But sanctions are problematic. Sanctions start to imply a virtual world authority. Sanctions tend towards reversing the independence struggle. Sanctions interfere with national sovereignty. So we must ask, what is this thing called national sovereignty?
We could begin with the nailing of Martin Luther’s 95 theses to a church door in Germany nearly 500 years ago. That was the beginning of the end of the globalism of Rome, which globalism had by that time reached the Pacific Ocean. The Protestant Reformation sparked a series of huge events including wars. These wars had now to be concluded in the absence of an over-arching power in Rome. It took until 1648 to establish the Peace of Westphalia that fixed the idea of national sovereignty, equality between nations of all sizes, and the prohibition of interference in the internal affairs of other nations.
This Westphalian idea of sovereignty is what was fought for in the 20th century, from the 1905 independence of Norway onwards, but especially after the end of the anti-fascist war in 1945. Westphalian independence was for all intents and purposes taken as synonymous with freedom, or “the good that contains all other goods” as International Brigader Christopher Caudwell called it.
The counter-trend, towards creation of world authority in the shape of the United Nations and many other world institutions, is at least ambiguous, if not altogether reactionary. It dilutes and sometimes negates (as recently, for example, in Iraq) the national sovereignty that the Europeans had upheld for three centuries. When national sovereignty began to apply to their former colonies, the ex- and neo-colonial powers sought to modify it.
How might we construct a general grand unified theory of sovereignty and solidarity? What firm material can we assemble for this construction project?
All phenomena owe their development to the struggle of opposites within the unity that is the phenomenon’s system. The phenomenon of the nation-state began to be understood in this kind of way after the publication in 1651, three years after the Peace of Westphalia, of Thomas Hobbes “Leviathan”, including its astonishing “Frontispiece” showing a giant made up of millions of individuals.
So the first firm thing we have is the internally-generated determination of the nature and quality of each nation-state. Westphalia recognised this. Upon the back of this a doctrine is erected of “the right of nations to self-determination”. In this way the pretext for, but also the limits of, the Byronic or Guevaran solidarity initiative from outside can be formulated. Caudwell and Guevara were not afraid to invade and fight, and both died as a consequence, whereas the Anti-Apartheid Movement grew by confining its actions to individual boycott, albeit on a mass scale. There is legitimate international action, but the boundary of its legitimacy is always contested and judged according to circumstances.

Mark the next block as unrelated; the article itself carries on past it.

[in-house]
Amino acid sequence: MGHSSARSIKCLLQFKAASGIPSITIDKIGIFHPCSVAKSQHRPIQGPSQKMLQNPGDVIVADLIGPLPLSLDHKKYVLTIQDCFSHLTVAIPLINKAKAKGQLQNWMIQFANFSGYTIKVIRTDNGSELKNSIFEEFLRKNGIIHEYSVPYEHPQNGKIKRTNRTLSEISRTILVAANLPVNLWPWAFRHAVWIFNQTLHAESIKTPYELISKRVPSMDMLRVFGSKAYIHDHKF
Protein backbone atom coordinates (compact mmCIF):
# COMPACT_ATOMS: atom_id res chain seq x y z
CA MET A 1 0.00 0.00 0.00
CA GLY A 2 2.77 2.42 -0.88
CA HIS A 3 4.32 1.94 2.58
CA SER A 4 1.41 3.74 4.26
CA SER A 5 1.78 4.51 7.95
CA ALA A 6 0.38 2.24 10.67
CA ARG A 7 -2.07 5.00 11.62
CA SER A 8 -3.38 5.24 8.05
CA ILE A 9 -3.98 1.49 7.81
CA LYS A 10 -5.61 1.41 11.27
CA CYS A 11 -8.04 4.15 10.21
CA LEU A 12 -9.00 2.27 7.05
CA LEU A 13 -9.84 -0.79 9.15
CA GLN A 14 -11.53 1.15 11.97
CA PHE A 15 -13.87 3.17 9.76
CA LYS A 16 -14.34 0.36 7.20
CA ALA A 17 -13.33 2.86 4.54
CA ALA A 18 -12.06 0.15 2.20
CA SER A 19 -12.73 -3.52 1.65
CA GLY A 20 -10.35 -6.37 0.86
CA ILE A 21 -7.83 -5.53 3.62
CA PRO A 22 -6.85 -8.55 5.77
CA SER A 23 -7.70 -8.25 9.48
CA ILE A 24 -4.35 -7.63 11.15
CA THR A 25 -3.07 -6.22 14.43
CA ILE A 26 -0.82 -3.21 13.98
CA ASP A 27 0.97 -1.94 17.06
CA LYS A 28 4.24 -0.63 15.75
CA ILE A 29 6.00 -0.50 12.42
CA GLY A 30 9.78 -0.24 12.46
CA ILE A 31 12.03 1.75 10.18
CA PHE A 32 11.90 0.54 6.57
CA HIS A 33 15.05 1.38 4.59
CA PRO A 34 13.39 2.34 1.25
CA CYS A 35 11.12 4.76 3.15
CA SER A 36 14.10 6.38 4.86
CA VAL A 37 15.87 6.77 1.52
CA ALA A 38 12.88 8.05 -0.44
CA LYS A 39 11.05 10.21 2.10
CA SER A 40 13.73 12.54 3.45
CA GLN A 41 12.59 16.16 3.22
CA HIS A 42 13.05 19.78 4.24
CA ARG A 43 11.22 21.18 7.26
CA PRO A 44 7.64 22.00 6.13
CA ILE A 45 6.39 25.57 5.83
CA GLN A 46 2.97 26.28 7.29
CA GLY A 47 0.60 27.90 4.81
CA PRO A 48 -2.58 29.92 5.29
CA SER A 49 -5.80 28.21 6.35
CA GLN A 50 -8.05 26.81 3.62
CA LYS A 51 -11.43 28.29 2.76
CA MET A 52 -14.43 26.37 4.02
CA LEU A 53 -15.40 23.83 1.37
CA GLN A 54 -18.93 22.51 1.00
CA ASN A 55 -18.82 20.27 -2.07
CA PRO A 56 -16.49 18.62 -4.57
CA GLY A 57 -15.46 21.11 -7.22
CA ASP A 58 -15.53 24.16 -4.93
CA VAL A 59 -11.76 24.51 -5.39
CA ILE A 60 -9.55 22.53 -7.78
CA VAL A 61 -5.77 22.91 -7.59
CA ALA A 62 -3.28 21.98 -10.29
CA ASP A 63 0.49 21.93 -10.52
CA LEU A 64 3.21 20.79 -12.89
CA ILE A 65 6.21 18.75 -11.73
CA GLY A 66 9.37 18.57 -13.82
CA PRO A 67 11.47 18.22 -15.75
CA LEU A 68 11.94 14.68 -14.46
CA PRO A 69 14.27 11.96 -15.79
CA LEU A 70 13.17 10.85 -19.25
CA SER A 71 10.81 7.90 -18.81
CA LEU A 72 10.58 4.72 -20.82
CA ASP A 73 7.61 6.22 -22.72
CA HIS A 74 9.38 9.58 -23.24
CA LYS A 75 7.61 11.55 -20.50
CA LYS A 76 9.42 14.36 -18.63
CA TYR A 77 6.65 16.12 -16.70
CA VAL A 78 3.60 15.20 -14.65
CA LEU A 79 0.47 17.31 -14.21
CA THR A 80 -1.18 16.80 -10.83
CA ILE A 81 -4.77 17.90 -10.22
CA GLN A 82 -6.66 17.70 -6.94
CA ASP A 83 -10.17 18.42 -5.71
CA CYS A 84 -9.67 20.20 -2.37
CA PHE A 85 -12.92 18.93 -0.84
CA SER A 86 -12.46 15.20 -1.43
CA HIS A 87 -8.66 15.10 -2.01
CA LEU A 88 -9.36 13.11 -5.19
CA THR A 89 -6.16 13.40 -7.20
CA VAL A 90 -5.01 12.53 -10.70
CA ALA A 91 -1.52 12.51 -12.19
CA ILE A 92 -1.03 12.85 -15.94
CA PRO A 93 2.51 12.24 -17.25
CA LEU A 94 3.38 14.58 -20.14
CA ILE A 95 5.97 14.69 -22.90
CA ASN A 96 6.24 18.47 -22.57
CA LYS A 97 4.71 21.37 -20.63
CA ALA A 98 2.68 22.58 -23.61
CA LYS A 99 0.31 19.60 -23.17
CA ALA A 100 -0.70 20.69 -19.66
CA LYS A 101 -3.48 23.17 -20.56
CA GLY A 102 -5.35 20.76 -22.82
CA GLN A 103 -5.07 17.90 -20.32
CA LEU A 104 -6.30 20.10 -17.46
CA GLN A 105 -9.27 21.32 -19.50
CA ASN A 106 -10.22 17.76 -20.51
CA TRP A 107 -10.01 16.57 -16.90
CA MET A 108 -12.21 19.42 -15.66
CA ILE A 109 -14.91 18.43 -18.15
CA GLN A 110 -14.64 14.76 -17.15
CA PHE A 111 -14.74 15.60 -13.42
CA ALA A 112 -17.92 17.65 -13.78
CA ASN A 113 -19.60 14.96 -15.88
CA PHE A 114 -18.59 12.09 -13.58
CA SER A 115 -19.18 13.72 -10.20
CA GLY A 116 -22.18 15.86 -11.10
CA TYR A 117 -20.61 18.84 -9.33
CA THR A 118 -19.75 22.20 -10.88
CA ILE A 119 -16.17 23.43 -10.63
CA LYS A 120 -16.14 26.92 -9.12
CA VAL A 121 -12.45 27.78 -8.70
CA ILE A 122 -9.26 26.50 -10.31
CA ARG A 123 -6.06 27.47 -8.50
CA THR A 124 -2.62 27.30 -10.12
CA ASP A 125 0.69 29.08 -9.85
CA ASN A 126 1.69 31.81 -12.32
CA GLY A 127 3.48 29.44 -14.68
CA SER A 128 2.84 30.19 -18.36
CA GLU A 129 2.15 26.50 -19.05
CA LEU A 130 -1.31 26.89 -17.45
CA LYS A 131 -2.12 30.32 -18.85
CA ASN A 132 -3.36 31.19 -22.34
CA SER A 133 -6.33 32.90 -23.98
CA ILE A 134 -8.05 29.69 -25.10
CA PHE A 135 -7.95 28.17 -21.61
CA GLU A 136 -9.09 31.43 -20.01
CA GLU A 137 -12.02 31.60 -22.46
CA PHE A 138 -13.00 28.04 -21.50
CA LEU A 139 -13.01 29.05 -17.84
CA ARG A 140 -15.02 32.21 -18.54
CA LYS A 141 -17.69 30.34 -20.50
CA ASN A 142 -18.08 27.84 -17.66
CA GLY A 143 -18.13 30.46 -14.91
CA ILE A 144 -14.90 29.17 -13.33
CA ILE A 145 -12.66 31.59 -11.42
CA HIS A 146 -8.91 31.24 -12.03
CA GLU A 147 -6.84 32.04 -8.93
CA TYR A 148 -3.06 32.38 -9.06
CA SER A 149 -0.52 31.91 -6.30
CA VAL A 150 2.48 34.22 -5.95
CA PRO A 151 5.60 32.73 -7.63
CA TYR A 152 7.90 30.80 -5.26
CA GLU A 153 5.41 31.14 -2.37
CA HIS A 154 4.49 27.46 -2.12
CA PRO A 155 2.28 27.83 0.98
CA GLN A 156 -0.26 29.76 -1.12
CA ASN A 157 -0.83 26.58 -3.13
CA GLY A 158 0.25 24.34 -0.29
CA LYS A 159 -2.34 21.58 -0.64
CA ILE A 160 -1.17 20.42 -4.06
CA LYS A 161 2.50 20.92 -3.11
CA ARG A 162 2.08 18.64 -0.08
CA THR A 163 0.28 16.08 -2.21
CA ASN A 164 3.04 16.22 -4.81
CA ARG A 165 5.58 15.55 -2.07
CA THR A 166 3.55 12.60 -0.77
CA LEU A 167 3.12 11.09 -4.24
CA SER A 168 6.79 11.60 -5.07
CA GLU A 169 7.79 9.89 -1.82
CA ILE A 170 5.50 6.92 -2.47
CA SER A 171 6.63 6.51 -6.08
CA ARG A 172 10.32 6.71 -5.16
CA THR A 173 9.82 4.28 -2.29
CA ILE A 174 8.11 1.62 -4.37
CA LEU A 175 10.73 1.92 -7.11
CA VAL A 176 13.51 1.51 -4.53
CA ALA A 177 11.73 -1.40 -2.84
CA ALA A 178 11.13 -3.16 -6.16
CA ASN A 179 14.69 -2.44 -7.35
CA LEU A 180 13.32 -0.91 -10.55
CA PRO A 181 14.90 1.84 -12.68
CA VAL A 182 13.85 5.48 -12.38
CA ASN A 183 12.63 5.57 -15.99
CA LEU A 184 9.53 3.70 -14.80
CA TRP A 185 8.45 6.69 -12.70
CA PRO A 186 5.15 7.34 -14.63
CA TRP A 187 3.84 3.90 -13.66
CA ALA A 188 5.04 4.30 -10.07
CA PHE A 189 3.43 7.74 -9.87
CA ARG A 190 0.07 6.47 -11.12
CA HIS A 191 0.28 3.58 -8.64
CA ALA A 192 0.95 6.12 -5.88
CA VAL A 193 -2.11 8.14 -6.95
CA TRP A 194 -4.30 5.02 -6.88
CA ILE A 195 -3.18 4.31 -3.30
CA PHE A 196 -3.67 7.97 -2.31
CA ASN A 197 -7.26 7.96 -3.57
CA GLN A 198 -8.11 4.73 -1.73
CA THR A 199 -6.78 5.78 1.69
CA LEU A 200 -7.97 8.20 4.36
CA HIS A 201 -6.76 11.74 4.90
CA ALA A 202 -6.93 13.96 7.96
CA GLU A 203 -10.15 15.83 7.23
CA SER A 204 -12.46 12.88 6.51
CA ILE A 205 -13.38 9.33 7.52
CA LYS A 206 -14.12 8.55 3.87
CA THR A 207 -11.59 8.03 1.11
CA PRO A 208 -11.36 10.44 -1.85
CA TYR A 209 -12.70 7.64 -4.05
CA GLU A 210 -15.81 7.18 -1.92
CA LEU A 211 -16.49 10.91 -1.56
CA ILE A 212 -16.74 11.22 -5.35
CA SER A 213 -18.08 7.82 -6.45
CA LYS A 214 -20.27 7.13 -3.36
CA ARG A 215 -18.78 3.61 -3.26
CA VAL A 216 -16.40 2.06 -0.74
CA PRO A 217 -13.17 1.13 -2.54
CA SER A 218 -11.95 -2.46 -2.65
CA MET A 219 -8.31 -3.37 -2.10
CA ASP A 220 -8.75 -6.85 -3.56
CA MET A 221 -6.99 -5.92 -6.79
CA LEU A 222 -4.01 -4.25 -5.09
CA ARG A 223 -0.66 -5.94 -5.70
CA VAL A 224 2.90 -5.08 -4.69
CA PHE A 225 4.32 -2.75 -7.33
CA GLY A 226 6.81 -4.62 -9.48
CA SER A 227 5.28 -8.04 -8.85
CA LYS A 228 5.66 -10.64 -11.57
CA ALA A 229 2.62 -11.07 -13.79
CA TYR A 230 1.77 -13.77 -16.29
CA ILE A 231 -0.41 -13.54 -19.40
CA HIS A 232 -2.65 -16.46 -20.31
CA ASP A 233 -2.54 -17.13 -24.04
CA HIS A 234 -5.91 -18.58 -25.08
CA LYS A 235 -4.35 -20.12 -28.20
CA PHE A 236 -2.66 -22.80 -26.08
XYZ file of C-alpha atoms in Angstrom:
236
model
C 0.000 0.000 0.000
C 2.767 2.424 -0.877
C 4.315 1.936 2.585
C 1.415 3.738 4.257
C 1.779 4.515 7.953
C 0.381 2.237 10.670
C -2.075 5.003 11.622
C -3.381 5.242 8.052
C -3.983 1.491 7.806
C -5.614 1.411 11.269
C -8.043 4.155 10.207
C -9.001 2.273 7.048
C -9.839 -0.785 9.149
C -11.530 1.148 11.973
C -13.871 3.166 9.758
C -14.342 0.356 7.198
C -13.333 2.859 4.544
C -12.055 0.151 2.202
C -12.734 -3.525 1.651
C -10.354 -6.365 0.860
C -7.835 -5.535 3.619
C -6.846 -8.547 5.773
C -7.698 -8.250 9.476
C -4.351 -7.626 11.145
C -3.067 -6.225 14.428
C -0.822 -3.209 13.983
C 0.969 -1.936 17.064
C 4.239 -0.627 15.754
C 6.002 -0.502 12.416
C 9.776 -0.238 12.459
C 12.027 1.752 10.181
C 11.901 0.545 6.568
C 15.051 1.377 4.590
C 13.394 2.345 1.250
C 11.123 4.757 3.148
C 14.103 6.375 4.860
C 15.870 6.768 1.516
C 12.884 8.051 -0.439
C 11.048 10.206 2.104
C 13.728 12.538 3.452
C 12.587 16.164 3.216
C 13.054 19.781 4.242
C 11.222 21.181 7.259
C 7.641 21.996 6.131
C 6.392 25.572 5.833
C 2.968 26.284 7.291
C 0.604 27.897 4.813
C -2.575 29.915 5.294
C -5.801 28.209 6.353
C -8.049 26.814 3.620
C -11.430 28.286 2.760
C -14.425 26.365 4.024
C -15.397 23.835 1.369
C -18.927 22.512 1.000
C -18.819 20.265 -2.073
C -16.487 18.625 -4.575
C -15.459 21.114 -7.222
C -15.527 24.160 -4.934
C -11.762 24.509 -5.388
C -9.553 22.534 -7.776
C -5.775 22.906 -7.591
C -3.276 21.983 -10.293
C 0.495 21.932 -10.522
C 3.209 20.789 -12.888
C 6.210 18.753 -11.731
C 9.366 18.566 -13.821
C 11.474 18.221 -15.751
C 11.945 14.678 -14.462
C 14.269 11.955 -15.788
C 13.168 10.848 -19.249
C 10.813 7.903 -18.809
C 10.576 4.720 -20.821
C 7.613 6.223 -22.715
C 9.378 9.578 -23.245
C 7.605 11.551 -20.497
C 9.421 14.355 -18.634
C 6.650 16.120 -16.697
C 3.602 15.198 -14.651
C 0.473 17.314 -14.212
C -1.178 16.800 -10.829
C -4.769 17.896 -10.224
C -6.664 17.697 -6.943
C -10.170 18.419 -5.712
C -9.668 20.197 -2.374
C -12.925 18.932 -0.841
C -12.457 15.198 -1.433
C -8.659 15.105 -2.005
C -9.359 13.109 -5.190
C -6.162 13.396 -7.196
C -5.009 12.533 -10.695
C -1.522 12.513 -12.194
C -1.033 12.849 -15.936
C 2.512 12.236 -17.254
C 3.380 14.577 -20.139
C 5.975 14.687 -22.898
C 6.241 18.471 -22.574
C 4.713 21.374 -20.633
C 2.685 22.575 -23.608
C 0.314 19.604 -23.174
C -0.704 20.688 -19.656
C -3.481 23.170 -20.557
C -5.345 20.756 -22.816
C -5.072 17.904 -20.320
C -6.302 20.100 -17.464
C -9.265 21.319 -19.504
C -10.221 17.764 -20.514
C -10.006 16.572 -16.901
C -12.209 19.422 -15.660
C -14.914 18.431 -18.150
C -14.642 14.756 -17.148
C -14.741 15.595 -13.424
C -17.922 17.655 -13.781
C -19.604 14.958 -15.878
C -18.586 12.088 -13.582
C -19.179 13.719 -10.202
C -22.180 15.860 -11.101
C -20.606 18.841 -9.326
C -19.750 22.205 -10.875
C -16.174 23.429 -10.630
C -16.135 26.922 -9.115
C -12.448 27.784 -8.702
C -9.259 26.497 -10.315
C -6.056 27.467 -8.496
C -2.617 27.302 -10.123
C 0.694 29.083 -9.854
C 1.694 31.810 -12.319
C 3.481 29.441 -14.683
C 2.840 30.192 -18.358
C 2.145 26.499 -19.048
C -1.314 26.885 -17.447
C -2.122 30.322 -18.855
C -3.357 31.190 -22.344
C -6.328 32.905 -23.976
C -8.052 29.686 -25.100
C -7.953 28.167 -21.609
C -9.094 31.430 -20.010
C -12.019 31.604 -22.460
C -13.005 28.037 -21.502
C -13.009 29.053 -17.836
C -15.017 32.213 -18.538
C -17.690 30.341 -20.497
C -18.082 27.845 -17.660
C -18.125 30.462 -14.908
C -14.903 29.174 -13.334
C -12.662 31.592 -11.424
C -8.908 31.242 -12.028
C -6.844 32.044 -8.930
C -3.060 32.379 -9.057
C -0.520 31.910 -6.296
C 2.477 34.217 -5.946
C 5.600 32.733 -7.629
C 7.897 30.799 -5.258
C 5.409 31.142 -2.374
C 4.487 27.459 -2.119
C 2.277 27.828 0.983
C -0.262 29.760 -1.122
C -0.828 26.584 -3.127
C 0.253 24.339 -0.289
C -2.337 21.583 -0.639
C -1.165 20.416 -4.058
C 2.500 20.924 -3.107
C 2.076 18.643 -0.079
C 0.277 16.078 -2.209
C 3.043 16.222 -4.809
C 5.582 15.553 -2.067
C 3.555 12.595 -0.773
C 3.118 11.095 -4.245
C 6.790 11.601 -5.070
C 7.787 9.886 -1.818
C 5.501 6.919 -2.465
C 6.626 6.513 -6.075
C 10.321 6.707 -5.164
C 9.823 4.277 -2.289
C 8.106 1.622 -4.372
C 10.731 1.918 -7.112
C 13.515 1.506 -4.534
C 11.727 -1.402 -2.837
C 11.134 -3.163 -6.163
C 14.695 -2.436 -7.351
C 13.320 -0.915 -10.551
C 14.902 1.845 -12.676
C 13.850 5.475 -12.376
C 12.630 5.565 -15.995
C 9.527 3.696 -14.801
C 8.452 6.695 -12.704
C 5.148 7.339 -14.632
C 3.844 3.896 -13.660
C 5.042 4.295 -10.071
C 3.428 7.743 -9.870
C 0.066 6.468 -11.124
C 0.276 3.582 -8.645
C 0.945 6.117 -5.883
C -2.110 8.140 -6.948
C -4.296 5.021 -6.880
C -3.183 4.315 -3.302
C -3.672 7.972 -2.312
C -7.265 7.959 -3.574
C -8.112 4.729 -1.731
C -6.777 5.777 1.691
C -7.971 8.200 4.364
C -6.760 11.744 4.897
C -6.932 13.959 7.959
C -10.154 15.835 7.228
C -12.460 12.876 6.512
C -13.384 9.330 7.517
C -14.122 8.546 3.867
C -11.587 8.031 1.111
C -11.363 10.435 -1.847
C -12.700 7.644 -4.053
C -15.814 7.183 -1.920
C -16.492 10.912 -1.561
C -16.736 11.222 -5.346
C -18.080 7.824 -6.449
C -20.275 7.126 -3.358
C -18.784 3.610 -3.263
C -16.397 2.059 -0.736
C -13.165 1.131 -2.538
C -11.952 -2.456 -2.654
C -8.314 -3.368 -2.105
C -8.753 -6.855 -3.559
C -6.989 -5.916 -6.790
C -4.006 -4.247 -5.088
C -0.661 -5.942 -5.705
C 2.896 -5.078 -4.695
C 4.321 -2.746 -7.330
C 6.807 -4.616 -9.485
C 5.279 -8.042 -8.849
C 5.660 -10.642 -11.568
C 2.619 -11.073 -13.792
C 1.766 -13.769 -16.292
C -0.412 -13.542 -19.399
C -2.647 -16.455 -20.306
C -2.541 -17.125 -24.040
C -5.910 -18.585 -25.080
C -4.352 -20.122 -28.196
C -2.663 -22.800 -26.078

The second thing we must reclaim for our building project is the advance from globalism to equality. We must insist that in 1648 the Peace of Westphalia got it right, whereas centralisation of moral and legal power today (in Europe, of course) as the “international community” of public opinion, or as the International Criminal Court, or as trump-card “human rights”, is NOT getting it right, three and a half centuries later. To see this, we must be able to see why a single planetary republic would be different in kind and a worse thing as compared to democratic republics that have formed voluntarily, and meet each other as equals. The easiest example of self-organising equality is the Internet. We know it makes sense. Reversion towards a quasi-papal world authority is a big step backwards. We are all called upon to be adults now. It is no use for us to be arguing about who are parents and who are children.
On JWN we manage, as autonomous individuals, to sustain a visible community in the absence of any external coercive apparatus. This is the way forward.
Other commonplace principles apply. It is not all right to presume guilt. It is not all right to accuse and then to treat the accused as tainted. Our now-President, Jacob Zuma, had to endure such things for many years. We fought them with him and elected him President of our country. South Africans would not like to see a world where allegations are treated as fact, and governments hastily toppled on that basis. We have to presume that they present themselves in public as free agents responsible for themselves, just like individual citizens.
Nothing is said above about “colour-” or bogus foreign-power interventions dressed up as “revolutions”, except insofar as such bogus revolutions are invariably in favour of “the globalism of the rich” or new papacy, which we must explicitly reject (see above). The powers should be even more circumspect than individuals. National sovereignty and non-interference in the affairs of other countries; these are the watchwords.